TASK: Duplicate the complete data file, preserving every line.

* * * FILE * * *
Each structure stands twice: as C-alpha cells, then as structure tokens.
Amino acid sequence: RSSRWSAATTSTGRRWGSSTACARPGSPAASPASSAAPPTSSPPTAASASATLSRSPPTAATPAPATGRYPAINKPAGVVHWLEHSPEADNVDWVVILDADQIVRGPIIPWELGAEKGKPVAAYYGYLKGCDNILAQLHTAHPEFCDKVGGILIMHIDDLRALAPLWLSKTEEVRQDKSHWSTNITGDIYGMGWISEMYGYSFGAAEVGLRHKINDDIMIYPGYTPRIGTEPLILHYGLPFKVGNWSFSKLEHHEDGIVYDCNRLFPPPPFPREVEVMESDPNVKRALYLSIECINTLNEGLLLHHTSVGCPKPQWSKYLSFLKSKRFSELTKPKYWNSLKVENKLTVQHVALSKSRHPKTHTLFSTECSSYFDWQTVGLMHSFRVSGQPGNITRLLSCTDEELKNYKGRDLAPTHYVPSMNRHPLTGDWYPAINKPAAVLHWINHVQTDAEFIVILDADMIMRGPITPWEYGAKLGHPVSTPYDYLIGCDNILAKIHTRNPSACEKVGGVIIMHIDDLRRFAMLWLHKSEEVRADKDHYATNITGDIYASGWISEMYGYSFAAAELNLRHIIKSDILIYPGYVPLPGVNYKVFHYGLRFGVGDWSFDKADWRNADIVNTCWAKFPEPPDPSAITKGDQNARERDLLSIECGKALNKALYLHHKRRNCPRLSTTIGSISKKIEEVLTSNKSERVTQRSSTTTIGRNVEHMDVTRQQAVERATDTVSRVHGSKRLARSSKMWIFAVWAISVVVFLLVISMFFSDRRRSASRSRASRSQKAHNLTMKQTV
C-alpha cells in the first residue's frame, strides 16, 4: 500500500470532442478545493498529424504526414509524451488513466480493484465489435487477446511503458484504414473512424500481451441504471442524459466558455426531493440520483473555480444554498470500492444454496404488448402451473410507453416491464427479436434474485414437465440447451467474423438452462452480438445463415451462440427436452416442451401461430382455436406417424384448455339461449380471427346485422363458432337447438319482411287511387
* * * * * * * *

Each structure stands twice: as C-alpha cells, then as structure tokens.
Amino acid sequence: RSSRWSAATTSTGRRWGSSTACARPGSPAASPASSAAPPTSSPPTAASASATLSRSPPTAATPAPATGRYPAINKPAGVVHWLEHSPEADNVDWVVILDADQIVRGPIIPWELGAEKGKPVAAYYGYLKGCDNILAQLHTAHPEFCDKVGGILIMHIDDLRALAPLWLSKTEEVRQDKSHWSTNITGDIYGMGWISEMYGYSFGAAEVGLRHKINDDIMIYPGYTPRIGTEPLILHYGLPFKVGNWSFSKLEHHEDGIVYDCNRLFPPPPFPREVEVMESDPNVKRALYLSIECINTLNEGLLLHHTSVGCPKPQWSKYLSFLKSKRFSELTKPKYWNSLKVENKLTVQHVALSKSRHPKTHTLFSTECSSYFDWQTVGLMHSFRVSGQPGNITRLLSCTDEELKNYKGRDLAPTHYVPSMNRHPLTGDWYPAINKPAAVLHWINHVQTDAEFIVILDADMIMRGPITPWEYGAKLGHPVSTPYDYLIGCDNILAKIHTRNPSACEKVGGVIIMHIDDLRRFAMLWLHKSEEVRADKDHYATNITGDIYASGWISEMYGYSFAAAELNLRHIIKSDILIYPGYVPLPGVNYKVFHYGLRFGVGDWSFDKADWRNADIVNTCWAKFPEPPDPSAITKGDQNARERDLLSIECGKALNKALYLHHKRRNCPRLSTTIGSISKKIEEVLTSNKSERVTQRSSTTTIGRNVEHMDVTRQQAVERATDTVSRVHGSKRLARSSKMWIFAVWAISVVVFLLVISMFFSDRRRSASRSRASRSQKAHNLTMKQTV
C-alpha cells in the first residue's frame, strides 16, 4: 500500500470532442478545493498529424504526414509524451488513466480493484465489435487477446511503458484504414473512424500481451441504471442524459466558455426531493440520483473555480444554498470500492444454496404488448402451473410507453416491464427479436434474485414437465440447451467474423438452462452480438445463415451462440427436452416442451401461430382455436406417424384448455339461449380471427346485422363458432337447438319482411287511387